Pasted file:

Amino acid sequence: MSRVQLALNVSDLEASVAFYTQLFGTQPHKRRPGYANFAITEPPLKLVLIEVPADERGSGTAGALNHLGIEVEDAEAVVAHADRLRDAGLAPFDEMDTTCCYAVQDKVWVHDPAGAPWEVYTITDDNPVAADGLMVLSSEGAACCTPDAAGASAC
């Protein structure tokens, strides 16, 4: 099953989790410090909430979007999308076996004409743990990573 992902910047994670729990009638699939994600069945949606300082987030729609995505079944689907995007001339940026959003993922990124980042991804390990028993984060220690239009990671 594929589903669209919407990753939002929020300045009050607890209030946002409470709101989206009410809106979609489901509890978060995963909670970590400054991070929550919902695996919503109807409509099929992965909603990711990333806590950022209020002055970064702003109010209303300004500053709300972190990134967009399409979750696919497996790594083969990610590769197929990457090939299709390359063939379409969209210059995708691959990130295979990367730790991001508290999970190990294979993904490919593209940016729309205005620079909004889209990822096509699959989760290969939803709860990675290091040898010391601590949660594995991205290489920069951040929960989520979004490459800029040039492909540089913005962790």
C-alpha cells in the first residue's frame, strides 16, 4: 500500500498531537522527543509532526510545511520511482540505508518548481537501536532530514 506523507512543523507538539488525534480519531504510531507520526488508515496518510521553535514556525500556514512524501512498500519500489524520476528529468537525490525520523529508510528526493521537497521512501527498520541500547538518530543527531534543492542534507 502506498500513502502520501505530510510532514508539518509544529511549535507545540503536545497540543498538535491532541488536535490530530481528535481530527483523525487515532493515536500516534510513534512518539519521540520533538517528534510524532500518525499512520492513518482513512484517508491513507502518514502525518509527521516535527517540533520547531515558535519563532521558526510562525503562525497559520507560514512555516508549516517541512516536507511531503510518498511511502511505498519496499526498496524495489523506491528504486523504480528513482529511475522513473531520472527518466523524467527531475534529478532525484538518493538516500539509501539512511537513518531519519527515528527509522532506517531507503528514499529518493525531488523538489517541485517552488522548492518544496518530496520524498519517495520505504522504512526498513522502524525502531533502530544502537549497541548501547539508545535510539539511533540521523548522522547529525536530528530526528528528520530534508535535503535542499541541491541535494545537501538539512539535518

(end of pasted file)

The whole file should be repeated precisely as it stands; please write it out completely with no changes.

Amino acid sequence: MSRVQLALNVSDLEASVAFYTQLFGTQPHKRRPGYANFAITEPPLKLVLIEVPADERGSGTAGALNHLGIEVEDAEAVVAHADRLRDAGLAPFDEMDTTCCYAVQDKVWVHDPAGAPWEVYTITDDNPVAADGLMVLSSEGAACCTPDAAGASAC
């Protein structure tokens, strides 16, 4: 099953989790410090909430979007999308076996004409743990990573 992902910047994670729990009638699939994600069945949606300082987030729609995505079944689907995007001339940026959003993922990124980042991804390990028993984060220690239009990671 594929589903669209919407990753939002929020300045009050607890209030946002409470709101989206009410809106979609489901509890978060995963909670970590400054991070929550919902695996919503109807409509099929992965909603990711990333806590950022209020002055970064702003109010209303300004500053709300972190990134967009399409979750696919497996790594083969990610590769197929990457090939299709390359063939379409969209210059995708691959990130295979990367730790991001508290999970190990294979993904490919593209940016729309205005620079909004889209990822096509699959989760290969939803709860990675290091040898010391601590949660594995991205290489920069951040929960989520979004490459800029040039492909540089913005962790």
C-alpha cells in the first residue's frame, strides 16, 4: 500500500498531537522527543509532526510545511520511482540505508518548481537501536532530514 506523507512543523507538539488525534480519531504510531507520526488508515496518510521553535514556525500556514512524501512498500519500489524520476528529468537525490525520523529508510528526493521537497521512501527498520541500547538518530543527531534543492542534507 502506498500513502502520501505530510510532514508539518509544529511549535507545540503536545497540543498538535491532541488536535490530530481528535481530527483523525487515532493515536500516534510513534512518539519521540520533538517528534510524532500518525499512520492513518482513512484517508491513507502518514502525518509527521516535527517540533520547531515558535519563532521558526510562525503562525497559520507560514512555516508549516517541512516536507511531503510518498511511502511505498519496499526498496524495489523506491528504486523504480528513482529511475522513473531520472527518466523524467527531475534529478532525484538518493538516500539509501539512511537513518531519519527515528527509522532506517531507503528514499529518493525531488523538489517541485517552488522548492518544496518530496520524498519517495520505504522504512526498513522502524525502531533502530544502537549497541548501547539508545535510539539511533540521523548522522547529525536530528530526528528528520530534508535535503535542499541541491541535494545537501538539512539535518